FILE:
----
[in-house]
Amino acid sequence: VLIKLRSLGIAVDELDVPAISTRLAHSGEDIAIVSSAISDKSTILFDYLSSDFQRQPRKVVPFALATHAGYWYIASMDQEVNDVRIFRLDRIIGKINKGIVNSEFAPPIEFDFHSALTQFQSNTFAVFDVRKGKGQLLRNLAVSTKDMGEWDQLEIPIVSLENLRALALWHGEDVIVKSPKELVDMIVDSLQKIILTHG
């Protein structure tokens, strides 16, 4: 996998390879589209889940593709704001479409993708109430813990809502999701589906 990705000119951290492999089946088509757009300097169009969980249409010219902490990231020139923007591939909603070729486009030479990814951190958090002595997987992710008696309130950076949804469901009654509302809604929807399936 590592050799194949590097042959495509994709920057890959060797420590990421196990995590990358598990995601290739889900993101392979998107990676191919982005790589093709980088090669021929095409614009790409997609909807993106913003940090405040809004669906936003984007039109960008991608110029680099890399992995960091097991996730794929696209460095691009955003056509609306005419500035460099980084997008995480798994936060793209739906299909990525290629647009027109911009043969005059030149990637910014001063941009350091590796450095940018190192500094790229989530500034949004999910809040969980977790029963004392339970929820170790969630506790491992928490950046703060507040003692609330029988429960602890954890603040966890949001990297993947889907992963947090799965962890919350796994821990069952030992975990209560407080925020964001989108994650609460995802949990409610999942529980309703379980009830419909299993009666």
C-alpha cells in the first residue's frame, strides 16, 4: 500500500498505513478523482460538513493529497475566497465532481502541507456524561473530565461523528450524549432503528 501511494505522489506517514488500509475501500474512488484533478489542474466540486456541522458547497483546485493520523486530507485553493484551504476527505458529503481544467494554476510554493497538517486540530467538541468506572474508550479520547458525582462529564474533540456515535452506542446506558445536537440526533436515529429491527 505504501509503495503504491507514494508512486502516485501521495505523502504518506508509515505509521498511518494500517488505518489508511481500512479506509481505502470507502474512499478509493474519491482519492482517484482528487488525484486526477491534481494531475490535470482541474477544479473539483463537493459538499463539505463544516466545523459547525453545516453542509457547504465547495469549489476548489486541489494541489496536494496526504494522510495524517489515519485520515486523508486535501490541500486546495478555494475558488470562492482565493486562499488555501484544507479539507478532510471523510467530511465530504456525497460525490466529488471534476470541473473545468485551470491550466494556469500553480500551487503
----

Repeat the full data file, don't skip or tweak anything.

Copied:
[in-house]
Amino acid sequence: VLIKLRSLGIAVDELDVPAISTRLAHSGEDIAIVSSAISDKSTILFDYLSSDFQRQPRKVVPFALATHAGYWYIASMDQEVNDVRIFRLDRIIGKINKGIVNSEFAPPIEFDFHSALTQFQSNTFAVFDVRKGKGQLLRNLAVSTKDMGEWDQLEIPIVSLENLRALALWHGEDVIVKSPKELVDMIVDSLQKIILTHG
């Protein structure tokens, strides 16, 4: 996998390879589209889940593709704001479409993708109430813990809502999701589906 990705000119951290492999089946088509757009300097169009969980249409010219902490990231020139923007591939909603070729486009030479990814951190958090002595997987992710008696309130950076949804469901009654509302809604929807399936 590592050799194949590097042959495509994709920057890959060797420590990421196990995590990358598990995601290739889900993101392979998107990676191919982005790589093709980088090669021929095409614009790409997609909807993106913003940090405040809004669906936003984007039109960008991608110029680099890399992995960091097991996730794929696209460095691009955003056509609306005419500035460099980084997008995480798994936060793209739906299909990525290629647009027109911009043969005059030149990637910014001063941009350091590796450095940018190192500094790229989530500034949004999910809040969980977790029963004392339970929820170790969630506790491992928490950046703060507040003692609330029988429960602890954890603040966890949001990297993947889907992963947090799965962890919350796994821990069952030992975990209560407080925020964001989108994650609460995802949990409610999942529980309703379980009830419909299993009666």
C-alpha cells in the first residue's frame, strides 16, 4: 500500500498505513478523482460538513493529497475566497465532481502541507456524561473530565461523528450524549432503528 501511494505522489506517514488500509475501500474512488484533478489542474466540486456541522458547497483546485493520523486530507485553493484551504476527505458529503481544467494554476510554493497538517486540530467538541468506572474508550479520547458525582462529564474533540456515535452506542446506558445536537440526533436515529429491527 505504501509503495503504491507514494508512486502516485501521495505523502504518506508509515505509521498511518494500517488505518489508511481500512479506509481505502470507502474512499478509493474519491482519492482517484482528487488525484486526477491534481494531475490535470482541474477544479473539483463537493459538499463539505463544516466545523459547525453545516453542509457547504465547495469549489476548489486541489494541489496536494496526504494522510495524517489515519485520515486523508486535501490541500486546495478555494475558488470562492482565493486562499488555501484544507479539507478532510471523510467530511465530504456525497460525490466529488471534476470541473473545468485551470491550466494556469500553480500551487503